This year’s Cultural Enhancement Series features guests from all walks of life.
The Cultural Enhancement Series is a way for both the campus and the community to see a diverse gathering of artists and scholars. It’s an opportunity to glimpse new ideas and new ways of viewing the world.
Larry Snyder, the interim dean of Potter College, described the series as a way not only to bring culture to WKU and Bowling Green, but also to celebrate the culture that is here.
“We bring culture to the community, but we also invite the culture here,” he said. “We try to have a wide array of events and performances to appeal to as many types of groups.”
He added that—barring any unforeseen circumstances—he plans to attend all the events.
Hailing from Bowling Green, Grammy Award-winning instrumentalist Sam Bush is the first guest of the Cultural Enhancement Series and performs on Sept. 12. His concert is already sold out, but there will be a stand-by line at 6:30 the night of the event in case seating becomes available. Bush is well known for his mandolin playing, but he also sings and plays the guitar and fiddle. He has seven solo albums as well as a tour DVD and several collaborative albums.
While he is considered part of the bluegrass music genre, Bush is also a prominent figure in the newgrass music genre.
On Sept. 21, NPR’s legal affairs correspondent Nina Totenberg will be visiting WKU to give a talk entitled “The Supreme Court and Its Impact on You.”
Totenberg has won many awards for her reporting, including the Joan S. Barone Award for excellence in Washington-based national affairs and public policy reporting, and has been honored seven times for excellence in legal reporting by the American Bar Association.
Among her most notable coverage is her story on sexual assault allegations made by University of Oklahoma law professor Anita Hill against Justice Clarence Thomas in 1991.
Award-winning author Neil Gaiman is scheduled to speak in a live interview with David Bell, a WKU English professor and published author, on Oct. 6. Gaiman is an author in many mediums: over 30 novels, several TV episodes, graphic novels and comics, film scripts and more. Among many other rewards, he has received the Newbery Medal, the Carnegie Medal and the World Fantasy Award.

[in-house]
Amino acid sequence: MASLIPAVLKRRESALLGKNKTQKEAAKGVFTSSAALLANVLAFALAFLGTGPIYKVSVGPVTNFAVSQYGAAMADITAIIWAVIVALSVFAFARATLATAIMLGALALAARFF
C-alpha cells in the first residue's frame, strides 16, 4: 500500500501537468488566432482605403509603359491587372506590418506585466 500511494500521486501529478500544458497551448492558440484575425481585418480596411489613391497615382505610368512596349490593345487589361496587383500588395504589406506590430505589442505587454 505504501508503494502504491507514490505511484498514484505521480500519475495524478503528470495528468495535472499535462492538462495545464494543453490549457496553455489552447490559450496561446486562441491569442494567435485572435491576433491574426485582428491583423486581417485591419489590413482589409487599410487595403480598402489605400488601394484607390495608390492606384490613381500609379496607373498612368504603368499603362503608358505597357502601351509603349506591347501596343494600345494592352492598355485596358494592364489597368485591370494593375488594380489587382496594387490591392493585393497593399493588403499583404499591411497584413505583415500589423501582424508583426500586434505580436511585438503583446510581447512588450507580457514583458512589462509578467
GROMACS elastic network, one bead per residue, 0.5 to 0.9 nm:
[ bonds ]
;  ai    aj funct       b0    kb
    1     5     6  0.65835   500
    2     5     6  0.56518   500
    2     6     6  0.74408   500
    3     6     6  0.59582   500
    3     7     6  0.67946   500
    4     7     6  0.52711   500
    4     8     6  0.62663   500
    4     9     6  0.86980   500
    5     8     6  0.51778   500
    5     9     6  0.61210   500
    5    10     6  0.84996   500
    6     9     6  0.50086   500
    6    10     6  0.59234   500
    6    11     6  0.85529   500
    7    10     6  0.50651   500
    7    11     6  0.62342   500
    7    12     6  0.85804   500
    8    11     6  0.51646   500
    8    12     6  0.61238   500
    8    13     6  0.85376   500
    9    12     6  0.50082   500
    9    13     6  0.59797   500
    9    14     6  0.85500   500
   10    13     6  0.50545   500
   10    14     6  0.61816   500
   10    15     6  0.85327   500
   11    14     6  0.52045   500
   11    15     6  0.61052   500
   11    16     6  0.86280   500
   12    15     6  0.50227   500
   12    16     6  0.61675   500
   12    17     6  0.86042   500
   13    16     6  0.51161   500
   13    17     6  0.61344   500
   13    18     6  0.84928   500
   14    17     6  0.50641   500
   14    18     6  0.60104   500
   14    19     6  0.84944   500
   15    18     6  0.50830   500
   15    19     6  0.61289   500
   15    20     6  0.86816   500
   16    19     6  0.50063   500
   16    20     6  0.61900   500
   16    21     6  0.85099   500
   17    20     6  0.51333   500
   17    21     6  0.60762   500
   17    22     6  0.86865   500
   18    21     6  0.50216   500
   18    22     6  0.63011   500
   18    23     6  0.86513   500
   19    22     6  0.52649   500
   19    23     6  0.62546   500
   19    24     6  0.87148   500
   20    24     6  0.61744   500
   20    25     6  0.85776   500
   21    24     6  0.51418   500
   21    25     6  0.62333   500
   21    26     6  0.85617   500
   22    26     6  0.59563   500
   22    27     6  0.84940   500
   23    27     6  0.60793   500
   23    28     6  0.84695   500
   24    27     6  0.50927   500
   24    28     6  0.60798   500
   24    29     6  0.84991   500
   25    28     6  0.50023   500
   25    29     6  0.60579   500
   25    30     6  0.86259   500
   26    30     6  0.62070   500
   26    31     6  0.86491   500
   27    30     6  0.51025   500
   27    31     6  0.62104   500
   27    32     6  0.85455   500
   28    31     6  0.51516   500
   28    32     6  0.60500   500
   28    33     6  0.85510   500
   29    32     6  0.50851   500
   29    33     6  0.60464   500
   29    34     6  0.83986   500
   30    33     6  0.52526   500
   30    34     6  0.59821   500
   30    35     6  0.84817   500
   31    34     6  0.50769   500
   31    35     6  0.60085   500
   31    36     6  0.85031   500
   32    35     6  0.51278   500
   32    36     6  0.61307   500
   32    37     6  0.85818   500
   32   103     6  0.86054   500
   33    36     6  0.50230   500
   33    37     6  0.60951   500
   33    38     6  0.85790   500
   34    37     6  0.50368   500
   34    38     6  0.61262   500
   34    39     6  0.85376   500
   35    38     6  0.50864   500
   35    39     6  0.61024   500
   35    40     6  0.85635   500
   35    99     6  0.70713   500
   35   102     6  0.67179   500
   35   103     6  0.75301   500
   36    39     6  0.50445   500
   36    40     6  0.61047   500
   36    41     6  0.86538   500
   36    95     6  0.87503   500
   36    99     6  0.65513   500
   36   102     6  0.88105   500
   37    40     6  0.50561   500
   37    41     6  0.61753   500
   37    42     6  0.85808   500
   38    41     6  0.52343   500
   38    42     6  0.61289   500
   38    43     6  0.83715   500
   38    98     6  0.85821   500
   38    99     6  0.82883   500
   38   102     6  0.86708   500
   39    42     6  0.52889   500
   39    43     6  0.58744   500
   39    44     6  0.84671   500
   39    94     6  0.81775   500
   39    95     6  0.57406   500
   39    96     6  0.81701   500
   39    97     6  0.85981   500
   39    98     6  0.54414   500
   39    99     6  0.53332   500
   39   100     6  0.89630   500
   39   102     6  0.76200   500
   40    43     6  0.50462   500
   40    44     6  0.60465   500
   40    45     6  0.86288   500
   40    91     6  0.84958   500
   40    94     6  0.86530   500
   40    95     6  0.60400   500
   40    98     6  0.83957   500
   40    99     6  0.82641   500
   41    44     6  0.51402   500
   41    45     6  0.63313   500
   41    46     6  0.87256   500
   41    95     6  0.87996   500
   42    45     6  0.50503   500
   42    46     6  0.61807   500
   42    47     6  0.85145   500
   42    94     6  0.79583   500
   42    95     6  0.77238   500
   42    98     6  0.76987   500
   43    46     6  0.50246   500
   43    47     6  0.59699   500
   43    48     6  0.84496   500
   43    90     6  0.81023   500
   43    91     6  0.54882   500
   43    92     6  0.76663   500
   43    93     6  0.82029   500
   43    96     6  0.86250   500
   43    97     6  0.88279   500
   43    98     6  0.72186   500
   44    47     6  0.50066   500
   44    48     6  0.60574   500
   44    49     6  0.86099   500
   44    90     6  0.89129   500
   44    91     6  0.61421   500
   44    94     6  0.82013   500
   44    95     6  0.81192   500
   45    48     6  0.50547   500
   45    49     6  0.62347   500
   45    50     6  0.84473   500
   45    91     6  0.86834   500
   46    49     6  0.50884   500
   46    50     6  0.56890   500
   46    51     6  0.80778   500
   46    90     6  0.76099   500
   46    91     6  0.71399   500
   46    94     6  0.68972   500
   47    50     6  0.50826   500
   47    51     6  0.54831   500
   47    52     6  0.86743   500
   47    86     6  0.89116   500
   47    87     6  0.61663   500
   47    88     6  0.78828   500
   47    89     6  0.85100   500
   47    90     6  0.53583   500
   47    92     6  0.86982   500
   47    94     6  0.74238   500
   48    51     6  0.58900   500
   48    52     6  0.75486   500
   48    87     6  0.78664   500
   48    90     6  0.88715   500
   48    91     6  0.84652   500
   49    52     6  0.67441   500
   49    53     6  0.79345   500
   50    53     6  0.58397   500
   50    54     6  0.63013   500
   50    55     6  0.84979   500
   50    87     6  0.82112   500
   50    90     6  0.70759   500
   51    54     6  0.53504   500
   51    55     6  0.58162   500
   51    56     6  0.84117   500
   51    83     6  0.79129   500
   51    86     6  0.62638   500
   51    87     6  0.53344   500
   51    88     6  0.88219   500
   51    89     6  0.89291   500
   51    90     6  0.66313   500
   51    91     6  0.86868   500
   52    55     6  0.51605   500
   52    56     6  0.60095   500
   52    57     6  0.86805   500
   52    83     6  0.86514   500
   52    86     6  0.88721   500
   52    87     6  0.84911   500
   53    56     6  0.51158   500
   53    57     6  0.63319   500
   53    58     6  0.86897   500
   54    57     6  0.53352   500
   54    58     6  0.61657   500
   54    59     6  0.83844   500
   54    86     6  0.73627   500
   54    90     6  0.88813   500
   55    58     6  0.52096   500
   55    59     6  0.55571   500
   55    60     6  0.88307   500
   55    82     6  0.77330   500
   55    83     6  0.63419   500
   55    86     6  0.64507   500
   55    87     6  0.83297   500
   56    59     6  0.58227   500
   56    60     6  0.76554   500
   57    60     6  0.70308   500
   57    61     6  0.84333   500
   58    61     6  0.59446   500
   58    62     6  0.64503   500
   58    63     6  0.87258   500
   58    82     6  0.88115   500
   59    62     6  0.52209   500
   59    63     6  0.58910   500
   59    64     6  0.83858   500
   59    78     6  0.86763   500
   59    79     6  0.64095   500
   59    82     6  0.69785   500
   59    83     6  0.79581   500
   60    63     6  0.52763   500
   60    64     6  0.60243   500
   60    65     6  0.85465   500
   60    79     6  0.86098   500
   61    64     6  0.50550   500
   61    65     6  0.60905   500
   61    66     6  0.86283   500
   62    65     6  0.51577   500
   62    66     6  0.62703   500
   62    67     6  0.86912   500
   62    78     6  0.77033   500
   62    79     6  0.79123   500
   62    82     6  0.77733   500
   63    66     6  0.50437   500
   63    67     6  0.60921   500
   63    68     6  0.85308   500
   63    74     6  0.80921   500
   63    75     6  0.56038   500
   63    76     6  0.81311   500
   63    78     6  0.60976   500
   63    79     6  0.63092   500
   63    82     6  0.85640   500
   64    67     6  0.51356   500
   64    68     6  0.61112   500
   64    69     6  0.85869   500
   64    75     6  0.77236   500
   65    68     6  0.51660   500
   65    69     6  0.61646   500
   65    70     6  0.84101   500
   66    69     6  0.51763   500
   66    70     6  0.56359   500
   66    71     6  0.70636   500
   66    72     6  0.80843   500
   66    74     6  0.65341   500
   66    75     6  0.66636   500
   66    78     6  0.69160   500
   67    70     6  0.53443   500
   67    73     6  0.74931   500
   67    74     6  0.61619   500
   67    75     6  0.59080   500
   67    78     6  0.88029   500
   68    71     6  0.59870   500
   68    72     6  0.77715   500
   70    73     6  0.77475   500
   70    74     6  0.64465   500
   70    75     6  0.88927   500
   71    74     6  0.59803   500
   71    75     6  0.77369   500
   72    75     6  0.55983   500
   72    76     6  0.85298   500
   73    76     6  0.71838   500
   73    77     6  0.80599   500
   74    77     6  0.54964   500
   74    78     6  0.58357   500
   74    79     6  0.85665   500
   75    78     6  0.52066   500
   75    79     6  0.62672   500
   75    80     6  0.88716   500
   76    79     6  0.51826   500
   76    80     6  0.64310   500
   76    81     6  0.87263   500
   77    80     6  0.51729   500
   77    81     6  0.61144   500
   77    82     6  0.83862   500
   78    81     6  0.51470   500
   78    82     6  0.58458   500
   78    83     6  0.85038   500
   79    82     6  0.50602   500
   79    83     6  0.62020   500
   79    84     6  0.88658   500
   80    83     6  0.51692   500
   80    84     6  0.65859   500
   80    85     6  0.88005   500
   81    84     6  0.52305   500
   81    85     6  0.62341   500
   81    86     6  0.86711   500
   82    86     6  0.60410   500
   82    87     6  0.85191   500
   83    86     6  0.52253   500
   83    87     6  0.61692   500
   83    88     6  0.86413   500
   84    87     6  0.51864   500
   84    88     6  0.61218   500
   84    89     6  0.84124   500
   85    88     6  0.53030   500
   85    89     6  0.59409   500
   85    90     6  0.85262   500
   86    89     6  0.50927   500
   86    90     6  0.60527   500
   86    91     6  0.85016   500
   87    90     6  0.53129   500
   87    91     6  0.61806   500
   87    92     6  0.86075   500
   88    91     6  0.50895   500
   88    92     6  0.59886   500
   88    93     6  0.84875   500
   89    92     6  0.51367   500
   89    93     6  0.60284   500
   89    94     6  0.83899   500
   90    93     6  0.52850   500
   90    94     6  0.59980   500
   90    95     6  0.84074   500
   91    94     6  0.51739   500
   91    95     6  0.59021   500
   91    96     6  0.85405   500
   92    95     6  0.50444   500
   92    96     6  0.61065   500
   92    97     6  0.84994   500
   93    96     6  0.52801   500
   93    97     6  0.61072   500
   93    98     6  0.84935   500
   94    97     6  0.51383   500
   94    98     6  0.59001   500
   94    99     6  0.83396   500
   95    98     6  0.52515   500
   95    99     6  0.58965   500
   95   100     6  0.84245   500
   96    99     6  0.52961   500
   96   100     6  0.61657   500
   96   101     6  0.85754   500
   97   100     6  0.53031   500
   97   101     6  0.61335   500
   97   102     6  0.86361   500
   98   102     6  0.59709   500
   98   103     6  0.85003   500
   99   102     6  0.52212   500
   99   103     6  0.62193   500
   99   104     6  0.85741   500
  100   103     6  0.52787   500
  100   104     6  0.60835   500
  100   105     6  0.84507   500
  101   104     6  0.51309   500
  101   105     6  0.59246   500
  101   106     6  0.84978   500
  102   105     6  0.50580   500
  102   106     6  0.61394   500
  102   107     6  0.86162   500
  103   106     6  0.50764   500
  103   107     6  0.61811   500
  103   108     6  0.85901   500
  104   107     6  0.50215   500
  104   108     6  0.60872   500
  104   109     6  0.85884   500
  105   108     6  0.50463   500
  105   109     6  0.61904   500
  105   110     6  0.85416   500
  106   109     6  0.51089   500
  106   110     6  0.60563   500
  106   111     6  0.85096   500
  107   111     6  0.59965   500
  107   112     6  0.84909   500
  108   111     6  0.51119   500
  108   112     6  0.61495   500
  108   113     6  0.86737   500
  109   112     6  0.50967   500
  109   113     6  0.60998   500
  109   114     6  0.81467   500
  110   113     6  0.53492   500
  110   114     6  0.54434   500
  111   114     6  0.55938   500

Bell has written several novels himself, most recently “Somebody I Used to Know,” published in 2015. His 2011 novel “Cemetery Girl” was awarded the Le Prix Polar International de Cognac for the best crime novel of the year.
Bell said he’s feeling both enthusiastic and nervous about the event.
“It’s exciting, it’s nerve-wracking, it’ll be a really big, exciting event,” he said.
Bell added that he is an especially huge fan of Gaiman’s short stories and is teaching some of them in his class this semester.
Bell hopes to lead the interview into new waters since Gaiman is an old hand at being interviewed.
“I hope to bring up questions that he’s never discussed before,” he said. “I want the conversation to go in a surprising direction.”
The Martha Graham Dance Company will be visiting WKU on Feb. 3, 2016. In 1926, Martha Graham created the Martha Graham Studio to teach students her unique style of dancing. According to the company’s website, “Martha Graham and her Company have expanded contemporary dance’s vocabulary of movement and forever altered the scope of the art form by rooting works in contemporary social, political, psychological and sexual contexts, deepening their impact and resonance.” The Company will celebrate 90 years of performances in 2016.
The Grammy Award-winning male a cappella group Ladysmith Black Mambazo will perform on Feb. 10, 2016, as part of the International Year of South Africa. The group formed in the 1960s in South Africa and sings in a traditional style known as isicathamiya. The group has received three Grammys and been nominated 15 times; they’ve also been honored with other awards. They have recorded with big-name musical artists, among them Stevie Wonder, Dolly Parton and Josh Groban.
All events are free. All events except for the performance by Sam Bush are swipeable. All events are at 7:30 p.m. in Van Meter Hall.
Snyder says the Cultural Enhancement Series is WKU’s way of giving back to both the students and the community.
“Part of our mission is to bring education to campus and the wider community,” Snyder said. “I like to say we’re a public university for public good.”